Utilize fecal samples and discuss with your vet. Something you need to be considered is withdraw periods of certain dewormers. This is how much time required by law between treatment and processing. 

If you are kidding does and selling kids, it’s often recommended to time it so they’ve reached optimal weight by the springtime when many religious holidays are being celebrated and buyers will be plenty.  

However, your local goat market may have a different sales cycle or specialty sales throughout the year — spend some research time and get to know your local market. 

The same idea applies if you are looking to buy, feed, and re-sell. It’s all a numbers game that revolves around knowing when to buy low and sell high. 

Once you have these key cycles identified, it is much easier to coordinate your herd management program around them. 

Finding a market 

Before you ever bring new goats onto your property, you’ll need to identify potential and guaranteed markets.  

That said, you should always keep an eye open for ways to grow your business and find new customers. 

Sale barns and other livestock auctions are the prime targets. This is by far the easiest and least labor intensive, but it isn’t a one size fits all deal. Part of the research process includes discerning upfront costs including transportation and sales fees. 

As many goat breeders know, online sales groups and classifieds are a wealth of eager buyers. Again, this takes knowledge of your area and the best times to buy or sell. There’s also patience and skill required to privately deal with individuals and taking the time to meet with them. 

Finally, 4-H and FFA members are great ways to establish yourself in the community. Your local high school or extension office is usually happy to point you towards the right people who may be able to spread your name.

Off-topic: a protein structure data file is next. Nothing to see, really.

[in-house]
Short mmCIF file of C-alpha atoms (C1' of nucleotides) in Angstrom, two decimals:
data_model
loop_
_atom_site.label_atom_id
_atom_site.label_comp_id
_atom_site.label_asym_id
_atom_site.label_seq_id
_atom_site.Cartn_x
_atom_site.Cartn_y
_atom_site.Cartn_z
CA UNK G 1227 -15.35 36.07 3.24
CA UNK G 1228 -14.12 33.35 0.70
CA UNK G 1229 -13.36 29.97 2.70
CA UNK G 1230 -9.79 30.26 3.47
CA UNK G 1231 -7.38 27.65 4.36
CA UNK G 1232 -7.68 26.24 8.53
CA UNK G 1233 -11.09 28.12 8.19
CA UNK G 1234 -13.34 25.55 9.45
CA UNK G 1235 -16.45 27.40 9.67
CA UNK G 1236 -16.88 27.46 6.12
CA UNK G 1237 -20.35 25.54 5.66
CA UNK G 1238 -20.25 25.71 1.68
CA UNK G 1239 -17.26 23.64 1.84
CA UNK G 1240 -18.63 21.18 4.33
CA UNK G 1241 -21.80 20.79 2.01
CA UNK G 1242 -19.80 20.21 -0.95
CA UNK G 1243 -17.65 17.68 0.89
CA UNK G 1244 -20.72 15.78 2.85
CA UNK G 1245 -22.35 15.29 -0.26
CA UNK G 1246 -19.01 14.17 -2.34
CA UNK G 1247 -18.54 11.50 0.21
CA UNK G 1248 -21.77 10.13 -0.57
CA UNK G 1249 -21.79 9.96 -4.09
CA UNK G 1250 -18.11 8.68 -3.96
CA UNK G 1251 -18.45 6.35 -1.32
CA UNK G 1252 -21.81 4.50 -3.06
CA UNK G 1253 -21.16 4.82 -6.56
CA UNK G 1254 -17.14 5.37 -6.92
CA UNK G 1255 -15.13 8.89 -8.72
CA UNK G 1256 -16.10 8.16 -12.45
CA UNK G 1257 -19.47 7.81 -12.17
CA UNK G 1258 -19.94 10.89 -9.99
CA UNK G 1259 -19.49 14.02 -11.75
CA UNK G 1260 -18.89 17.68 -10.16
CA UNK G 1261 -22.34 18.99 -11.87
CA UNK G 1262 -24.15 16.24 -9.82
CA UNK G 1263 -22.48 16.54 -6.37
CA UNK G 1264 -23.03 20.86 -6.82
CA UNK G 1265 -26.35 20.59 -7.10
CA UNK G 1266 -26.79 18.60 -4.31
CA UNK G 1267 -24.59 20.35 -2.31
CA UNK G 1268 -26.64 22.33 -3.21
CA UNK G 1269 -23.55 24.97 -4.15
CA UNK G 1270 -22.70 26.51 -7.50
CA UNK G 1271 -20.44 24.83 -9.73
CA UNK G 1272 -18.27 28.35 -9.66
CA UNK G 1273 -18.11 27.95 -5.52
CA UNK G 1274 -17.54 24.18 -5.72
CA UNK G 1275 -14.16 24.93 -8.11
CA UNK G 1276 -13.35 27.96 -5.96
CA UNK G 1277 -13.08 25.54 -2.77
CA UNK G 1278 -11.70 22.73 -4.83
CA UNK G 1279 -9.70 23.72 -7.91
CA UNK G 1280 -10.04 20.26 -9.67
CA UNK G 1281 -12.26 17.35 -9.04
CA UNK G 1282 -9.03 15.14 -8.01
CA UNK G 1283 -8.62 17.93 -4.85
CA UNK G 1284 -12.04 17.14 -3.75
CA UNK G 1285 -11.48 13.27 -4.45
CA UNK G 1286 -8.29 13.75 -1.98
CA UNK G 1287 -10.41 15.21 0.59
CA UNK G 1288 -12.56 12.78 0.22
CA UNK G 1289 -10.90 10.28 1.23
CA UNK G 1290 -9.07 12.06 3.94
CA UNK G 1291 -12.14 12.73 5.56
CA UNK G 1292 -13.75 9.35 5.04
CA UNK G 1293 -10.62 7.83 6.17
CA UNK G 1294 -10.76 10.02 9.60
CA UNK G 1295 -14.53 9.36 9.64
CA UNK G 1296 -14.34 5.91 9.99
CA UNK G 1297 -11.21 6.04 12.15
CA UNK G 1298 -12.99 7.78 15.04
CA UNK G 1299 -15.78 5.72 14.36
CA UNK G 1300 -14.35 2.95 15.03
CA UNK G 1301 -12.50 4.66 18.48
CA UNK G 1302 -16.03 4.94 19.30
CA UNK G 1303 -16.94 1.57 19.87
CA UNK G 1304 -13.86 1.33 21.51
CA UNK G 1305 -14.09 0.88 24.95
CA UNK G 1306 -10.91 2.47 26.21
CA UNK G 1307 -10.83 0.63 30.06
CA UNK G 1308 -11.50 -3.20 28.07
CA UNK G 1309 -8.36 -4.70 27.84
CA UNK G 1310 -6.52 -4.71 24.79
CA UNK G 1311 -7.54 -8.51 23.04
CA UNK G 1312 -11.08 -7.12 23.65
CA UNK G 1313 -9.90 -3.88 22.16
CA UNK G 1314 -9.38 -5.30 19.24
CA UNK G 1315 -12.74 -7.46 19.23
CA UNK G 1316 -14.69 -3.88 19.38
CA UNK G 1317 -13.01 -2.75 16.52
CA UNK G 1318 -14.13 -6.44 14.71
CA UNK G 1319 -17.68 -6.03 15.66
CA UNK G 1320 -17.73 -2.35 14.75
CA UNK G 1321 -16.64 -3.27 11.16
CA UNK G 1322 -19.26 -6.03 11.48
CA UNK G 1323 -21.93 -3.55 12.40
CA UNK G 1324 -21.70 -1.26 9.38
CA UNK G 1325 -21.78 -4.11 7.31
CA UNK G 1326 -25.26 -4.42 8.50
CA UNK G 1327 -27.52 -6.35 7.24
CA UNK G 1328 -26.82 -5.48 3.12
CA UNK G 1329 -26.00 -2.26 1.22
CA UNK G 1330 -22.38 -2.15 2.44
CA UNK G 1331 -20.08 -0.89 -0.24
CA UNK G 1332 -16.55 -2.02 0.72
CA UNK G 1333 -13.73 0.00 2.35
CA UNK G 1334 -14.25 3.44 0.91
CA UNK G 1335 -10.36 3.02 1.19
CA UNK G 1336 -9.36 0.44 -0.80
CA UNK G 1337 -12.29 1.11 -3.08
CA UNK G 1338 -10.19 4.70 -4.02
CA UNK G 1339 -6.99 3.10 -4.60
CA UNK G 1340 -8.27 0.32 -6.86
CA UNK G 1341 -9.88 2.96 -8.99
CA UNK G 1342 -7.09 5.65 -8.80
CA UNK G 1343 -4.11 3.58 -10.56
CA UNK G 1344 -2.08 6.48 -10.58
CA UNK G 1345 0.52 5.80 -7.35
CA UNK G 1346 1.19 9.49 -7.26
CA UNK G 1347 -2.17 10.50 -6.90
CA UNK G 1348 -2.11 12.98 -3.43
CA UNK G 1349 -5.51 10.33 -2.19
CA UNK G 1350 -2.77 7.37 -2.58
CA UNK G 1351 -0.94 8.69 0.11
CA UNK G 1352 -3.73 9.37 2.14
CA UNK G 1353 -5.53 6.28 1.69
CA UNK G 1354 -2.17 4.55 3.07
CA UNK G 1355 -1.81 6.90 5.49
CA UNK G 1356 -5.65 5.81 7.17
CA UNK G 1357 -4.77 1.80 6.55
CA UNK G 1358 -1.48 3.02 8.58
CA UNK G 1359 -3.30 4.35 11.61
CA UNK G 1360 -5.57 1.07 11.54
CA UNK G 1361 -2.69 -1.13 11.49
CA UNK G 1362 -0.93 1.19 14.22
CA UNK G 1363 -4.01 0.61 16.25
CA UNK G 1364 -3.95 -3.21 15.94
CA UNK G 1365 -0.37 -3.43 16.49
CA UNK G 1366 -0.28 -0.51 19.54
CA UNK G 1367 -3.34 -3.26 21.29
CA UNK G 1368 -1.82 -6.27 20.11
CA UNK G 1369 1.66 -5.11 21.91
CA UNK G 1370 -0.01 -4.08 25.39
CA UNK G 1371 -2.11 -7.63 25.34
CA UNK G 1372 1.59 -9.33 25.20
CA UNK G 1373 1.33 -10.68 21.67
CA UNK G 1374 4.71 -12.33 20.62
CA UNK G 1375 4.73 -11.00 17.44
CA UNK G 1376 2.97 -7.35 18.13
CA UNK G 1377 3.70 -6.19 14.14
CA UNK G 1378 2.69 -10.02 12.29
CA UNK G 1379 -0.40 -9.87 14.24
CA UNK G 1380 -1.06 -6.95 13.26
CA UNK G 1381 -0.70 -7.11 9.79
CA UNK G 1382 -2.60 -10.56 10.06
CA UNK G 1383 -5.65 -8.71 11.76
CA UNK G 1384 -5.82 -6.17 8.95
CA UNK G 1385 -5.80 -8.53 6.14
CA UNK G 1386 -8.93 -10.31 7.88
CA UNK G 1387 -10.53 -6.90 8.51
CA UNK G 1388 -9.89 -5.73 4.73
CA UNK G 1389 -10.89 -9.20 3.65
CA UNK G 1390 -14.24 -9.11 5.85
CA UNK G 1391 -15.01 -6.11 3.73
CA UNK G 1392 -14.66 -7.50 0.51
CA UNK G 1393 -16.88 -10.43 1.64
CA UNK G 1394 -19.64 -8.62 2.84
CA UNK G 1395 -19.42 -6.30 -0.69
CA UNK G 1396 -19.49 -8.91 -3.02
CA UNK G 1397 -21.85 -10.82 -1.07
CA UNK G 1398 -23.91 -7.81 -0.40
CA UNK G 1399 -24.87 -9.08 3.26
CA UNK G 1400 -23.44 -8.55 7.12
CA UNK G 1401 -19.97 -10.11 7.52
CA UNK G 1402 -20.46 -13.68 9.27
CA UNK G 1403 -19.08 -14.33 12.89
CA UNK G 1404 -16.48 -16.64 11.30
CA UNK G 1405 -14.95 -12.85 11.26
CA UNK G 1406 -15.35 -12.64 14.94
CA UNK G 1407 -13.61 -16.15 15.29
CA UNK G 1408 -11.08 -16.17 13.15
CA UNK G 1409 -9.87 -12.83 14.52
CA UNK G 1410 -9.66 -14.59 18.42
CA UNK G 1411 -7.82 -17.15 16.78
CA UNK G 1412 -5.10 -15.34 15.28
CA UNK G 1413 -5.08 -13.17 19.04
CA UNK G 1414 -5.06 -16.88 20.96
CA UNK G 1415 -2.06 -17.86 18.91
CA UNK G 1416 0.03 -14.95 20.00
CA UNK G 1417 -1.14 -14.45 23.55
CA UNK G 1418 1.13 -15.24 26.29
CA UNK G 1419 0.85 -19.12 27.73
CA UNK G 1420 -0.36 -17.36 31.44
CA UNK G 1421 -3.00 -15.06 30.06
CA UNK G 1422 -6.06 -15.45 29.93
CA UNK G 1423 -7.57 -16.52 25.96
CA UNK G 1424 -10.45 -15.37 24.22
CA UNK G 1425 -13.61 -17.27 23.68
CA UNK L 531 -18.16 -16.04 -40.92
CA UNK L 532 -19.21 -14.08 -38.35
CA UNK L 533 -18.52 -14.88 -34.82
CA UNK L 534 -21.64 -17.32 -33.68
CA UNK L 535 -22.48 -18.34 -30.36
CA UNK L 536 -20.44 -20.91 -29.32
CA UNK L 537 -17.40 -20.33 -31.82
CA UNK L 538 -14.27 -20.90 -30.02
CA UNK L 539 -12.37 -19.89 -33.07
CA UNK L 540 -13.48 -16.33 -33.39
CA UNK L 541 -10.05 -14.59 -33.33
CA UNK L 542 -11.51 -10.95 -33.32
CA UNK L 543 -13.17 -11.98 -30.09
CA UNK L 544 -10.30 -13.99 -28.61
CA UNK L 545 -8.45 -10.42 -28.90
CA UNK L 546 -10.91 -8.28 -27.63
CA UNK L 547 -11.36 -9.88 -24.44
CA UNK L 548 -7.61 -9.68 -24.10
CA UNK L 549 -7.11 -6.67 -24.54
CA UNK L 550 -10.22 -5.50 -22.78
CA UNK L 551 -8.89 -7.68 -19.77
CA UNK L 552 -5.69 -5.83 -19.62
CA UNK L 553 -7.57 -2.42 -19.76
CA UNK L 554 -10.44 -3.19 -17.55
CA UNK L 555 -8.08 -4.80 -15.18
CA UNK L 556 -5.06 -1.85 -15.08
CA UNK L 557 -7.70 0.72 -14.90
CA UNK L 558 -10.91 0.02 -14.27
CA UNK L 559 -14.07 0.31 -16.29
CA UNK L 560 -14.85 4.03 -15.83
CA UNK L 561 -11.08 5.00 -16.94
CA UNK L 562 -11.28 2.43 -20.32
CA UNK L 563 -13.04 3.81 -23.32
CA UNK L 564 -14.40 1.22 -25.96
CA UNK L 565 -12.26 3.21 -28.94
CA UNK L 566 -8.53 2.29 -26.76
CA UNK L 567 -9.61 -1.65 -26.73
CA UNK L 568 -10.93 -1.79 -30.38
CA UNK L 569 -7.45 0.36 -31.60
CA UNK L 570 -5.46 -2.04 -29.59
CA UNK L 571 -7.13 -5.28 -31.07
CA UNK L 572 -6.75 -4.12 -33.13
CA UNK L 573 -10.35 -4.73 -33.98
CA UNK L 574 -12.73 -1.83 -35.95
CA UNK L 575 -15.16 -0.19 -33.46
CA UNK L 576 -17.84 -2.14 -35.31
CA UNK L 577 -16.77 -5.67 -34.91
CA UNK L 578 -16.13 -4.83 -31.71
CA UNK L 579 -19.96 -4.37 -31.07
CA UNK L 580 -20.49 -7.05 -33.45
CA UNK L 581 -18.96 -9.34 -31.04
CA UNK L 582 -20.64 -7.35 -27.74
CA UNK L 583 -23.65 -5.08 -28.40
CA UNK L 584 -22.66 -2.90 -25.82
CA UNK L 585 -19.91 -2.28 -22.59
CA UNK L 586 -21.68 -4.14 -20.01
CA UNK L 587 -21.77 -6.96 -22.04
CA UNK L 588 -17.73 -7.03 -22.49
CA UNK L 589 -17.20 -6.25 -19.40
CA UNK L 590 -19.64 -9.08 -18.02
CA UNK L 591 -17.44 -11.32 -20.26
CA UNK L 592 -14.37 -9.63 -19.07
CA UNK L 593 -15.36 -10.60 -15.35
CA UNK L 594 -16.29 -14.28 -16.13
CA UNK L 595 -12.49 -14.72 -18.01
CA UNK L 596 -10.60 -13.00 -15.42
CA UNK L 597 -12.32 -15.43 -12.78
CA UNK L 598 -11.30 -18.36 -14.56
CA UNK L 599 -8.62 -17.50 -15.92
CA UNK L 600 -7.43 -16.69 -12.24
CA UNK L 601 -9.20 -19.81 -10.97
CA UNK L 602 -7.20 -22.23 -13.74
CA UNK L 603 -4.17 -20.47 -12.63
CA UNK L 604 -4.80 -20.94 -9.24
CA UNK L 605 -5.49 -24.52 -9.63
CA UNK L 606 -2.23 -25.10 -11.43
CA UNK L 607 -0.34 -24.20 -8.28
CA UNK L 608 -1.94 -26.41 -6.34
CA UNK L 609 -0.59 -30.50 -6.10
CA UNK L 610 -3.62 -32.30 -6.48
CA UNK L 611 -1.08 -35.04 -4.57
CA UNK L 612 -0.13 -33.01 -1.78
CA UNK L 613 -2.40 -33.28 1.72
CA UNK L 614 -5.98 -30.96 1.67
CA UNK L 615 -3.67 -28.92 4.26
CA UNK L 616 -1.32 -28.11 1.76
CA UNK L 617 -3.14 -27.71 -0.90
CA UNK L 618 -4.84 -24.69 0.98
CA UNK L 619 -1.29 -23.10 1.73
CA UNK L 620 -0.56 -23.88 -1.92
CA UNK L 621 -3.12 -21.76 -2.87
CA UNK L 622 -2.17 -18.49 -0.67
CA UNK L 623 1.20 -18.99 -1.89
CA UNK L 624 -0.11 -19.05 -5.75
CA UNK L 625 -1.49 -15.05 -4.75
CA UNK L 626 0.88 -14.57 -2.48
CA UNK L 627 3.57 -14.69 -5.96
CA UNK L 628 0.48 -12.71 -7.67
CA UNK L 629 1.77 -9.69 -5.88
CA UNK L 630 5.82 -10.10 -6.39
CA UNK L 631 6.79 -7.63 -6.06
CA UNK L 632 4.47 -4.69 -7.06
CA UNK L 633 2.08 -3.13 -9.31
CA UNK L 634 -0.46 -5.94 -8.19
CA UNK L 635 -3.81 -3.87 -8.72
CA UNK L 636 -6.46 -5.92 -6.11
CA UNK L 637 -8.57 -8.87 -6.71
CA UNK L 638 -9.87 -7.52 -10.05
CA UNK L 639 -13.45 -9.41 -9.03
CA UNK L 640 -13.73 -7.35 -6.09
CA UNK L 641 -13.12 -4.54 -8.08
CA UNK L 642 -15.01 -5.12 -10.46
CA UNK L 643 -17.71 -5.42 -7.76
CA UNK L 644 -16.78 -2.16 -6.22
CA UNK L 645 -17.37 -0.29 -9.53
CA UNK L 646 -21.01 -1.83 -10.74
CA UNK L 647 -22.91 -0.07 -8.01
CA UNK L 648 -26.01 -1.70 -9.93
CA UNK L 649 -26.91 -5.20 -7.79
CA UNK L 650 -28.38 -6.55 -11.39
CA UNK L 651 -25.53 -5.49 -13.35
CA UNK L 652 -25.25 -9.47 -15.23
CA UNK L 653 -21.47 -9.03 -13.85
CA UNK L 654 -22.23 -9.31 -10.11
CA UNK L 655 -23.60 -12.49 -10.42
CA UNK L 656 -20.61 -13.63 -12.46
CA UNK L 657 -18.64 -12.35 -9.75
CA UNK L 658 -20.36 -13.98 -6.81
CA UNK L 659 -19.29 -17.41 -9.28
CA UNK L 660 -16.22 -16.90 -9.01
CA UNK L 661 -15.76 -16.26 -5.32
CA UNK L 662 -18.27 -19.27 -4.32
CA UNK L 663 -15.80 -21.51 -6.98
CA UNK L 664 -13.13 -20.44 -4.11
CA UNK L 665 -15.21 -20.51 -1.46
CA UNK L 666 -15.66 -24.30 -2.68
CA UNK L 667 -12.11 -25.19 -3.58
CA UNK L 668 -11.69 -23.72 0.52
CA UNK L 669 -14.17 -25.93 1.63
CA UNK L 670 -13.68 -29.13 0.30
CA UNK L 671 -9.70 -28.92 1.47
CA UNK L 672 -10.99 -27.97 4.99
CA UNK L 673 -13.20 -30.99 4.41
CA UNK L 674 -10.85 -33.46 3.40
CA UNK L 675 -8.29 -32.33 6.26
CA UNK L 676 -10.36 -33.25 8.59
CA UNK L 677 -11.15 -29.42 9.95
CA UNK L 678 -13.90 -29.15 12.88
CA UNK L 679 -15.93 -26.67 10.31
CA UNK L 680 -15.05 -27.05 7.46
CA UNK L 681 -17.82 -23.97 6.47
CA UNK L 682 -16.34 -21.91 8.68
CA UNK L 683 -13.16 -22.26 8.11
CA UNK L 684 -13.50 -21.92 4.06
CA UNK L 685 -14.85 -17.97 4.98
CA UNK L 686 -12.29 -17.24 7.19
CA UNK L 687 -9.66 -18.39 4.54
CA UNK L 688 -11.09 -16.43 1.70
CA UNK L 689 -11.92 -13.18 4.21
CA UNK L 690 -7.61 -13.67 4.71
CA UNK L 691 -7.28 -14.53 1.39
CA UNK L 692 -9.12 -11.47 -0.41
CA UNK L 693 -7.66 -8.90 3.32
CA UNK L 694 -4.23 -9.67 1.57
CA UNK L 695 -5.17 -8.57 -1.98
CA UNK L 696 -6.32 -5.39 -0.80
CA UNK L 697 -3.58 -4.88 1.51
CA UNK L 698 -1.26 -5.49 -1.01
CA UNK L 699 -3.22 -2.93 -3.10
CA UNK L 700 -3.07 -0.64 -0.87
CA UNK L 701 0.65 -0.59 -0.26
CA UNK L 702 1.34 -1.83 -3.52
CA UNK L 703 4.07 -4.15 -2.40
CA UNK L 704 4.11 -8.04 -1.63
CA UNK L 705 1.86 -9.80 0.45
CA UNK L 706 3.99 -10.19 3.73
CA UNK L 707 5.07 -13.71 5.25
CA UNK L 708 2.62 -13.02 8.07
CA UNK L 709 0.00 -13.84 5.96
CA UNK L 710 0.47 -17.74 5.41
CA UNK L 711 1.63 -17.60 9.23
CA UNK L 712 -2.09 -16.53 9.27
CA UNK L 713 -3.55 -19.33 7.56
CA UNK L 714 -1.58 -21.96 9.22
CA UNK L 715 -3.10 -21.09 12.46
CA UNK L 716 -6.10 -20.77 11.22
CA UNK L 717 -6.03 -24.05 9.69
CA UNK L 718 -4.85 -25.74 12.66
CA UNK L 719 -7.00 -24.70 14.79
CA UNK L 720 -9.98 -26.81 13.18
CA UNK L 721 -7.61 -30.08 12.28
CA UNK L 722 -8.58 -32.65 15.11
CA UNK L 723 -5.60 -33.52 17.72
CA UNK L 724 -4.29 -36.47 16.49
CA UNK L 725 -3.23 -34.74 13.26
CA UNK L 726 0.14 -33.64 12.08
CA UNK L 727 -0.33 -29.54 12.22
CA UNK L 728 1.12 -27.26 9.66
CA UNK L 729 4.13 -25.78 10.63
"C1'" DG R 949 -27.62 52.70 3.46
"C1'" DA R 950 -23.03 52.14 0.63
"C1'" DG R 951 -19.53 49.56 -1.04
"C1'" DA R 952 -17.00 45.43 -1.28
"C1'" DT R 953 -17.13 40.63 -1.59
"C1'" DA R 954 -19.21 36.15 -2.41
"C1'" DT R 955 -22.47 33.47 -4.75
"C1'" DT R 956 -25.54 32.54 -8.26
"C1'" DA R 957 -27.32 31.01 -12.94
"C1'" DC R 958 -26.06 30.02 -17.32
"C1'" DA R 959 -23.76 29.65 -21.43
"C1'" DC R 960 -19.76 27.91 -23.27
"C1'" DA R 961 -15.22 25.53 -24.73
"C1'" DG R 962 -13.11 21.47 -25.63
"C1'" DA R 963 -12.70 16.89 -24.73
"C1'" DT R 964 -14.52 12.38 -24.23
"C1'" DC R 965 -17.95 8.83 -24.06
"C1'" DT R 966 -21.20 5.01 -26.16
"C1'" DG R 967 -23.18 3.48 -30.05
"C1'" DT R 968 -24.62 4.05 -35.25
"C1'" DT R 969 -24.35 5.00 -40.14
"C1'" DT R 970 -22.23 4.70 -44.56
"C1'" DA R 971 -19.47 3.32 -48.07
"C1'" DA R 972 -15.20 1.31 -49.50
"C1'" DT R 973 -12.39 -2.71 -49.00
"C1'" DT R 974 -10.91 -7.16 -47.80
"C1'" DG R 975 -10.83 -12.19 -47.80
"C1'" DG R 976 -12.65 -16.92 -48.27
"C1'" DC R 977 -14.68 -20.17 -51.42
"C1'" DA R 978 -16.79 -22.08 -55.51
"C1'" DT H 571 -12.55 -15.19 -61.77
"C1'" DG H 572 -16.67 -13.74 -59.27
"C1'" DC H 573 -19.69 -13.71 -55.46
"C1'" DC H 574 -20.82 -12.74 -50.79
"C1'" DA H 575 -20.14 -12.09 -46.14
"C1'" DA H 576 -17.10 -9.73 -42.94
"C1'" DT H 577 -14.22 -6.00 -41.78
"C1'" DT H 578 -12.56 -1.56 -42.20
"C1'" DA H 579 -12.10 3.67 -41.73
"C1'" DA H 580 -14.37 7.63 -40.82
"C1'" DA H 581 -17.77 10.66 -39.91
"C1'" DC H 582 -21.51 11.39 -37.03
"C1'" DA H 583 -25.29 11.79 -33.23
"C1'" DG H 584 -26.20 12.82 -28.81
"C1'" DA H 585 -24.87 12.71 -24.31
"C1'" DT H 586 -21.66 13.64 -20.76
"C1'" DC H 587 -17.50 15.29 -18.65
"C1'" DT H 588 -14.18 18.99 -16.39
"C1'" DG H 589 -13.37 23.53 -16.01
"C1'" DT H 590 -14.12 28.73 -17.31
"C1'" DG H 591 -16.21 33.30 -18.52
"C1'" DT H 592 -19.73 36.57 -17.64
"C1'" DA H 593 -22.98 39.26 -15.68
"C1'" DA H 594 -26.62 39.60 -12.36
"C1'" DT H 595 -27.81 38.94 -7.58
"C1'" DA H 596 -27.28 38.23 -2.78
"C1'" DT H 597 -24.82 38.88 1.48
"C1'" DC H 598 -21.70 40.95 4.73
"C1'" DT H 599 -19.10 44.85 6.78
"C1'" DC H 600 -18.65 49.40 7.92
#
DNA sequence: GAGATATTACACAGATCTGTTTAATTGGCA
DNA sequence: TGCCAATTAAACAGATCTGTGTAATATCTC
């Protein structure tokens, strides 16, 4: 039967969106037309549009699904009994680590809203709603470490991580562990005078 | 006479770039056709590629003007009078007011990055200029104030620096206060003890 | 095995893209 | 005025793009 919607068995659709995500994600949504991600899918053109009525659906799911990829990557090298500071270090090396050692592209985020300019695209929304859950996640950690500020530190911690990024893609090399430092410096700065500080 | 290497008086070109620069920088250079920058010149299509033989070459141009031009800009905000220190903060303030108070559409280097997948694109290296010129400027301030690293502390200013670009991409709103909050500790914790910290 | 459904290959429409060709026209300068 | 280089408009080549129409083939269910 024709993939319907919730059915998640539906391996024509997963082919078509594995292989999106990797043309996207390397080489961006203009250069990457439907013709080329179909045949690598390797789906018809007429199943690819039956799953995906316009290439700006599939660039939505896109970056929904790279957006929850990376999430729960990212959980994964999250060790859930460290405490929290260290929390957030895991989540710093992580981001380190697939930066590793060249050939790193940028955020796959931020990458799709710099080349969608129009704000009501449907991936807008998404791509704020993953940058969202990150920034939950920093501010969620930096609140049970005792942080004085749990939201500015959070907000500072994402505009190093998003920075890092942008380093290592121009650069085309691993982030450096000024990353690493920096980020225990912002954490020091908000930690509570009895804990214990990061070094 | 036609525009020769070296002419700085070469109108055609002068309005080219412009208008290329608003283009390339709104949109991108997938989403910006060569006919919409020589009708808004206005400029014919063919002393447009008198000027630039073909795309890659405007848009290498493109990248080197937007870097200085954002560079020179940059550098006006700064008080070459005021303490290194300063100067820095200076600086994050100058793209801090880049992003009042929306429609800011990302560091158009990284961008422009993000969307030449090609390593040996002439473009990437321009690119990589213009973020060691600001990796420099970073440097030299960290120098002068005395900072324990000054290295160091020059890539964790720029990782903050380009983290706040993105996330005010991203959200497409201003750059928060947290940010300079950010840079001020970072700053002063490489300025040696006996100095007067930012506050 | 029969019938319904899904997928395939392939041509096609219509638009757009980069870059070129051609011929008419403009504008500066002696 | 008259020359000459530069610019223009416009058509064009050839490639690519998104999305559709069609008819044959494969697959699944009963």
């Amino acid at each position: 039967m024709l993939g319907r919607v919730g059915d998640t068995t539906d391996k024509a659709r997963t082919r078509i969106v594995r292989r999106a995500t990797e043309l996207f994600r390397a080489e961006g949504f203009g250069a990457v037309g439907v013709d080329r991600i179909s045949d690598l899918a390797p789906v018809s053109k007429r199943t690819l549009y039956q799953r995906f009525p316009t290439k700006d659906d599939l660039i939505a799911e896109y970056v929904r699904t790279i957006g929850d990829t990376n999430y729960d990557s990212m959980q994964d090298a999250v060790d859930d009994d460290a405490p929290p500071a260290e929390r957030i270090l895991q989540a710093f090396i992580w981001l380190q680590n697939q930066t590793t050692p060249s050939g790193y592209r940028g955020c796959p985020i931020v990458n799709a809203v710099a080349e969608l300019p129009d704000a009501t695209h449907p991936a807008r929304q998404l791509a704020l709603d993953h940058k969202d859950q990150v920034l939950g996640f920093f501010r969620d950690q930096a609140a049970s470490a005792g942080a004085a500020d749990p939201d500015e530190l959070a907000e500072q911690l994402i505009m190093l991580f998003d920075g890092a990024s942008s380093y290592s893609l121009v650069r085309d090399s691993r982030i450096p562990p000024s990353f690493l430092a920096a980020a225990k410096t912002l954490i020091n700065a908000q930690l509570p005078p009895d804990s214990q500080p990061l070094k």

Raising and selling meat goats can seem intimidating at first. But if you have enough goat and business skills, you will likely see why many caprine enthusiasts enter this market with enthusiasm and success. 

Resources 

Are You Thinking of Raising Meat Goats? – Sheep & Goats, livestocktrail.illinois.edu/sheepnet/paperDisplay.cfm?ContentID=9808.  

Bloomberg.com, Bloomberg, 26 Feb. 2018, 1:00PM, www.bloomberg.com/news/articles/2018-02-26/no-kidding-u-s-goat-imports-are-rising-and-australia-s-winning.  

Christensen, Greg. Raising Meat Goats in a Commercial Operation in the Midwest. Greg Christensen, 2012.  

Educator, Melanie Barkley Extension, et al. “Meat Goat Production.” Penn State Extension, 4 Feb. 2021, extension.psu.edu/meat-goat-production.  

Jess, et al. “Raising Boer Goats for Profit (2020): The Ultimate Guide.” Boer Goat Profits Guide, 4 Aug. 2020, www.boergoatprofitsguide.com/raising-boer-goats-for-profit/.  

Originally published in the July/August 2021 issue of Goat Journal and regularly vetted for accuracy.